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Modern History

The edgy new Mercedes-Benz SL550 is truer than ever to its sporting roots.

In recent years, I have spent time with my fair share of variants of Mercedes-Benz’s iconic SL roadster. This includes the cushy V-8 powered SL550 base model; the fiery turbocharged SL63 AMG; the over-the-top V-12 biturbo SL65 AMG; and even the über-limited edition, track-ready SL65 AMG Black Series. I mention this not to brag, but rather to suggest a certain personal rapport with the model.

So, it was with a mix of excitement and comfy familiarity that I recently greeted a bright red 2013 SL550 test car. Though the sixth-generation hardtop convertible is all new for 2013 (the first total overhaul since 2003), I was expecting more of a chummy reunion than a shocking revelation. Within moments of pulling out of my driveway… (actually, strike that; with a walloping 516 lb-ft torque on tap, it was more of a “peeling out”), everything I thought I knew about the SL550 went right out the panoramic “Magic Sky Control” glass roof (more on that in a moment).  

A handful of revisions in the all-important weight and power departments have yielded a radically different – and more historically accurate – SL550. Much has been made of Mercedes-Benz’s failure to stay true to the SL’s historic raison d’etre. When it was launched back in the 1950s, the “SL” designation stood for “sport lightweight” (technically, it was sport leicht) – two things the SL has not been in quite some time. Until now.

OK, so at a shade under 4,000 pounds, “lightweight” might be a stretch. But that is roughly 300 pounds less than the previous SL550, thanks to a rigid new 90% aluminum body structure. Throw in a smaller and more potent twin turbo 4.6-liter V-8 rated at 429 horsepower and 516 lb-ft torque and this lighter, tighter roadster rockets from standstill to 60 mph in 4.5 seconds. That is nearly a second faster than before and also on par with last year’s SL63 AMG. In fact, with the seven-speed automatic transmission and active body control system both set to Sport mode, the all-new SL550 is so engaging that it has an AMG feel about it. Ditto for my test car’s somewhat shocking sticker price of $124,285.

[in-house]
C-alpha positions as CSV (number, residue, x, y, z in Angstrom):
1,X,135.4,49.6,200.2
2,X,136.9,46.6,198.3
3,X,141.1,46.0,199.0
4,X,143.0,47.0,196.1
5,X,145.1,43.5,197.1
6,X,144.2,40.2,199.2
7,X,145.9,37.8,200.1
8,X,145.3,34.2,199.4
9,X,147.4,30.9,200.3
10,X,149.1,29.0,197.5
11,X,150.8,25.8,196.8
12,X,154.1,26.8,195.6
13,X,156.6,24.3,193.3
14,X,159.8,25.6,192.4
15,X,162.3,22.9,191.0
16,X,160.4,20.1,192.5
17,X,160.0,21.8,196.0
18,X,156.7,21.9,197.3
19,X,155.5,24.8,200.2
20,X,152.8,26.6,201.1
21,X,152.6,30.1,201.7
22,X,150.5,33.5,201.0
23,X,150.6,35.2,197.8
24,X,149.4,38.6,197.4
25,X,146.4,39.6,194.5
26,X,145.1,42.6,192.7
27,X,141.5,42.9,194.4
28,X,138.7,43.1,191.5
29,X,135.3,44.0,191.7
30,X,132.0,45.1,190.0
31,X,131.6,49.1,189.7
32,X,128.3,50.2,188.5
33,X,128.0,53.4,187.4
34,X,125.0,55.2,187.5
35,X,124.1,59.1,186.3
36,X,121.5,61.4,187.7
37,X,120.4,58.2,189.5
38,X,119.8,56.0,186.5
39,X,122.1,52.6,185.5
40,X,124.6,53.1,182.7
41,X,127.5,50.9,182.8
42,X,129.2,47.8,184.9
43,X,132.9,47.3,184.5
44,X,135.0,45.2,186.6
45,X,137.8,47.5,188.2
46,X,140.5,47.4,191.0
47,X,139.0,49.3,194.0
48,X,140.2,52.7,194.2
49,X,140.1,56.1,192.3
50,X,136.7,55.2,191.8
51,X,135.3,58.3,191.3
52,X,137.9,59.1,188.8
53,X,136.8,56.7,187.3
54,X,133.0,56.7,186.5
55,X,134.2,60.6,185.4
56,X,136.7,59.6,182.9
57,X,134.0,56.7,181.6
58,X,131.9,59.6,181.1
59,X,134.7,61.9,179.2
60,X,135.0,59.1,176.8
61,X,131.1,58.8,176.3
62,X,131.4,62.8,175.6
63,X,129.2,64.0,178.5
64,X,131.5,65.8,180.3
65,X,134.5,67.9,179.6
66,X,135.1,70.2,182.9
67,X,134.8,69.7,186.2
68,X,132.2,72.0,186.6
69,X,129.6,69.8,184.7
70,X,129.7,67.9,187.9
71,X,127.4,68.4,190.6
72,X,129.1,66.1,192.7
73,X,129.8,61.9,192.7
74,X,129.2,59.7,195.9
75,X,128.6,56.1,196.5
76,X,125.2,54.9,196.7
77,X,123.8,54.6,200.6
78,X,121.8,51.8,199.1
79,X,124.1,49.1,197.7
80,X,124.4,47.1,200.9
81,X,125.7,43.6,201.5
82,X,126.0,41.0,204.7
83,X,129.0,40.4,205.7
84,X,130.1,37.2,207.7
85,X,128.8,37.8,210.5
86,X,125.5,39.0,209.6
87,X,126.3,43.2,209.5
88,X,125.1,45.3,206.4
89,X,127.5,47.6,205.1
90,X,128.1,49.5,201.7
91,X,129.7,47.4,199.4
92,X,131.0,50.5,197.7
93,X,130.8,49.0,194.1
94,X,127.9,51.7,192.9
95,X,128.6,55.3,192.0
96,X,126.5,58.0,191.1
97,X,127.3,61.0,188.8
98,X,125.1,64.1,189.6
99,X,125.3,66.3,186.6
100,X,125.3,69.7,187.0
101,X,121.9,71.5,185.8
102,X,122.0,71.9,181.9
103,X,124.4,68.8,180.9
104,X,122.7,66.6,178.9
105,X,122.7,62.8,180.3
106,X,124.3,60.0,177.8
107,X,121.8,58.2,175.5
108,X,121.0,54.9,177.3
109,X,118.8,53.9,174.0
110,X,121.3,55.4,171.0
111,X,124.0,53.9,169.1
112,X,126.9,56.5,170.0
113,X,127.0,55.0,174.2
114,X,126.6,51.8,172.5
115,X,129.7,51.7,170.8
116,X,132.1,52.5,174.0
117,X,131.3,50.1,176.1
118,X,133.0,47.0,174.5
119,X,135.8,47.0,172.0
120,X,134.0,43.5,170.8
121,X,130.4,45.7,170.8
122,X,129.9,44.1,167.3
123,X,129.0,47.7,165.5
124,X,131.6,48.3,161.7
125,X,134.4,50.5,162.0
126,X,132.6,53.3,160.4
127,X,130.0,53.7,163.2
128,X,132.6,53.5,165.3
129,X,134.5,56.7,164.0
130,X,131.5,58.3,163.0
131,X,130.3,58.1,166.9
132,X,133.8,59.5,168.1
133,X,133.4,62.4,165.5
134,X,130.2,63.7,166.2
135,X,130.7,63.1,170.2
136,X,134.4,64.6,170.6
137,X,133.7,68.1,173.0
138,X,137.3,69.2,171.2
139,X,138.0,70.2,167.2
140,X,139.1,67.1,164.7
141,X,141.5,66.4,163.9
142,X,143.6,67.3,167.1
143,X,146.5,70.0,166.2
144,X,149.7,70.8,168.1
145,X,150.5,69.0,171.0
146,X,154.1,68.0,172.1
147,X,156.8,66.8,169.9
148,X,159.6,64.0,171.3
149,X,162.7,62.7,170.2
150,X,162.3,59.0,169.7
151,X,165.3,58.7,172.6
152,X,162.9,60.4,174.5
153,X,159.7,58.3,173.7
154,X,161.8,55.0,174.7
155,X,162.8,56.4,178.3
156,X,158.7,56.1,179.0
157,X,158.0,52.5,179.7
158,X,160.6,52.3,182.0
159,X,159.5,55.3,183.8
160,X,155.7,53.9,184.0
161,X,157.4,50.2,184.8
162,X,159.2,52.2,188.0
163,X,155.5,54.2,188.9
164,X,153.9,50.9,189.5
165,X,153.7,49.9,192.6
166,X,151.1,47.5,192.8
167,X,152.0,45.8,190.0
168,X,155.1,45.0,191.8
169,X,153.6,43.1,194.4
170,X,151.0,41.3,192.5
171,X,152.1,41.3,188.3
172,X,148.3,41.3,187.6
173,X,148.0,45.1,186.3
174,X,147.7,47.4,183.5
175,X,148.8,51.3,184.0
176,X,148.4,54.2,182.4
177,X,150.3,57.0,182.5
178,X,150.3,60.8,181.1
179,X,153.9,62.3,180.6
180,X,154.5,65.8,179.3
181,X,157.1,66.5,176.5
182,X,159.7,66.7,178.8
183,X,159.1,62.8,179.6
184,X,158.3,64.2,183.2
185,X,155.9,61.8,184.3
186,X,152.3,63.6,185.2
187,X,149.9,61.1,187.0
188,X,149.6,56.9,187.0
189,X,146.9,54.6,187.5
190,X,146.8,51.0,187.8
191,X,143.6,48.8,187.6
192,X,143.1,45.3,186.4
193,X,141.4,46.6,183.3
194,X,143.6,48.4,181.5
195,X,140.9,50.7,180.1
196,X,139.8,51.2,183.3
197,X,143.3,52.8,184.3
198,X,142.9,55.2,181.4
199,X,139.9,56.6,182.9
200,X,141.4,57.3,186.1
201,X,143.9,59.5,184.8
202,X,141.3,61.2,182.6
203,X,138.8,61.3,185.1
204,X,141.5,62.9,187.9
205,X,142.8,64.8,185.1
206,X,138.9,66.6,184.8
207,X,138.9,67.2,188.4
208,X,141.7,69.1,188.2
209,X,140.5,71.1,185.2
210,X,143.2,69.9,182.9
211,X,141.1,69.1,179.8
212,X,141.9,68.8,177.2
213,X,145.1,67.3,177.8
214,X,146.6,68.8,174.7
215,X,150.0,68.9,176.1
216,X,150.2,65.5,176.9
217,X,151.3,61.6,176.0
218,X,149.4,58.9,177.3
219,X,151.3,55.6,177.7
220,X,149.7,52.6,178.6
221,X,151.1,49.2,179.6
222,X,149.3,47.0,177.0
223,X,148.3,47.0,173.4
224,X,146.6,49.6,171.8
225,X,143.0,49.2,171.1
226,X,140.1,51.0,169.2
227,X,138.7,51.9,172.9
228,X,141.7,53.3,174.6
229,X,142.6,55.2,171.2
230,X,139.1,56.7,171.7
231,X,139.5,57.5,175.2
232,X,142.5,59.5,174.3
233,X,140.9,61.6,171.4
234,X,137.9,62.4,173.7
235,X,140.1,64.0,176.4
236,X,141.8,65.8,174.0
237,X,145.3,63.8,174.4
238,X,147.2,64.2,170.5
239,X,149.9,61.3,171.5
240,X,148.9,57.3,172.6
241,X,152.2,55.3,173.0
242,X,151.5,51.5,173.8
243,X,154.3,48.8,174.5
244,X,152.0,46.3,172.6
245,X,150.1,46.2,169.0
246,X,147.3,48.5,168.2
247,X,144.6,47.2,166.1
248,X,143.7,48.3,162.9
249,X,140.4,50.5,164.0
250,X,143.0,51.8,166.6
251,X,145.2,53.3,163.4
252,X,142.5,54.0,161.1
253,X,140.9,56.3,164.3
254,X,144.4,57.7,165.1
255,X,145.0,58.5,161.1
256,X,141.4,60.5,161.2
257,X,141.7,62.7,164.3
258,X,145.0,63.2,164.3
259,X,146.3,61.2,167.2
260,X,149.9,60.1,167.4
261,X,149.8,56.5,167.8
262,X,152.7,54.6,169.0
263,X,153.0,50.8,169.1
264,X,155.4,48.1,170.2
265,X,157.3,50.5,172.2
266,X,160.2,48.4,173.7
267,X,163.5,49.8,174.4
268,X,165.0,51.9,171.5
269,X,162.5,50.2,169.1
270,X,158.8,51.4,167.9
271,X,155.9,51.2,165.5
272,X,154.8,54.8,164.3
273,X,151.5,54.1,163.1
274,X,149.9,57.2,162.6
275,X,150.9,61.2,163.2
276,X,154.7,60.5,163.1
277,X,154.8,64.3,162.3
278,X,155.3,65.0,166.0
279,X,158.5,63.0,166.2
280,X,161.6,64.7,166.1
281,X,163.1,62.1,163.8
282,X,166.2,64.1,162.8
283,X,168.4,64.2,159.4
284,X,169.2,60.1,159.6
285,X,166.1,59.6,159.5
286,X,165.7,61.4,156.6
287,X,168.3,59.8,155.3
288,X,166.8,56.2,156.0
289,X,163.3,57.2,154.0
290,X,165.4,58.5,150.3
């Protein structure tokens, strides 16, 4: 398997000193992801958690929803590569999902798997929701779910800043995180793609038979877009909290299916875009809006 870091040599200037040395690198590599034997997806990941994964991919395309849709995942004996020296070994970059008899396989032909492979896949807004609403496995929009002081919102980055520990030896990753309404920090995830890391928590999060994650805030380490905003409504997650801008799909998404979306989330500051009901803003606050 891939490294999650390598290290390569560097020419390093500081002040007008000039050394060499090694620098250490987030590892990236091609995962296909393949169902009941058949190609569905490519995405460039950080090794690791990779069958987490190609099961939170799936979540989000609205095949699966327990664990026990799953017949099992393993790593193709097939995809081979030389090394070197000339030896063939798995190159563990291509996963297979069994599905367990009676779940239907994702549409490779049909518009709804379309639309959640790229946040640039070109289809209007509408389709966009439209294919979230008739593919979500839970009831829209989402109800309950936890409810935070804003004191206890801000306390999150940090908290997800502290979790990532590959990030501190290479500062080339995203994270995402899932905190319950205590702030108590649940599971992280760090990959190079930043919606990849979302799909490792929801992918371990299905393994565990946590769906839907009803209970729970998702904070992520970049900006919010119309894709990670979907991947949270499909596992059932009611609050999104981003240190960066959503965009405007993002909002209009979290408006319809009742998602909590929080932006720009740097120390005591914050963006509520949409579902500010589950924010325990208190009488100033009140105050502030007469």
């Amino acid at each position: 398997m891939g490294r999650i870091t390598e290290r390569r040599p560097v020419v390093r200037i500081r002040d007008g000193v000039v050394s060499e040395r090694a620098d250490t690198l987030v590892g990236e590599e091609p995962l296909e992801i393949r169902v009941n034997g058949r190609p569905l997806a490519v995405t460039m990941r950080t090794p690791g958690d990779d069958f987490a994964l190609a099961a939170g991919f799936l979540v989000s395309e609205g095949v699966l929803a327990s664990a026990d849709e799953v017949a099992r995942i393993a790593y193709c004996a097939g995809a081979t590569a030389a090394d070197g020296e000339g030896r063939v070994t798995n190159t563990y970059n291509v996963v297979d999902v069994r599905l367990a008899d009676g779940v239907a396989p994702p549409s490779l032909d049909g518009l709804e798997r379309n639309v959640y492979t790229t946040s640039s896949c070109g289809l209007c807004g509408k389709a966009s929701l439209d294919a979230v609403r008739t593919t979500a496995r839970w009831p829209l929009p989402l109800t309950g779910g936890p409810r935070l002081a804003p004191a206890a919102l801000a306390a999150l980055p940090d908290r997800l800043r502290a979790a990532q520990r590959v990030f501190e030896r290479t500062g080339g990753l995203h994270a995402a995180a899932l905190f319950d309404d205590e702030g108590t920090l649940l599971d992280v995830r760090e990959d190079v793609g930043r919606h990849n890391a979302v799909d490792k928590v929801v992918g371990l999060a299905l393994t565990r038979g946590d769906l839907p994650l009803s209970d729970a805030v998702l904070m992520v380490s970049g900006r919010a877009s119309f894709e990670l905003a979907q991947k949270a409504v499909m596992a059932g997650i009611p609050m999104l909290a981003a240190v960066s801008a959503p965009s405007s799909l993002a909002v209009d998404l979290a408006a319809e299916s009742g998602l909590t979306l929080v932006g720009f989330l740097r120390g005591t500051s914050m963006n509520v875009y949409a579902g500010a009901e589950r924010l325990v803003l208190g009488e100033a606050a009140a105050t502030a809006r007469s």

Stylistically, the new SL550 is also a departure. After years of increasingly sleek silhouettes, new European crash regulations forced a more upright and angular front end. Interior fit, finish and function all blend beautifully in a spacious cabin with rich hides and elegant veneers – all of which can be bathed in your choice of natural light courtesy of one of Mercedes-Benz’s newest gadgets: Magic Sky Control, an electrochromatic glass roof panel that can be adjusted from clear to opaque with the touch of a button.

Of course, the best way to illuminate SL550’s couture-quality interior is to drop the top (which stows silently in less than 20 seconds) and take to any long, open road. There, the SL excels as the world’s reigning comfort cruiser. In that sense, the edgier new SL550 is still like the old friend I’ve grown to know and love.

For more information, visit Mercedes-Benz’s website.
:: mbusa.com

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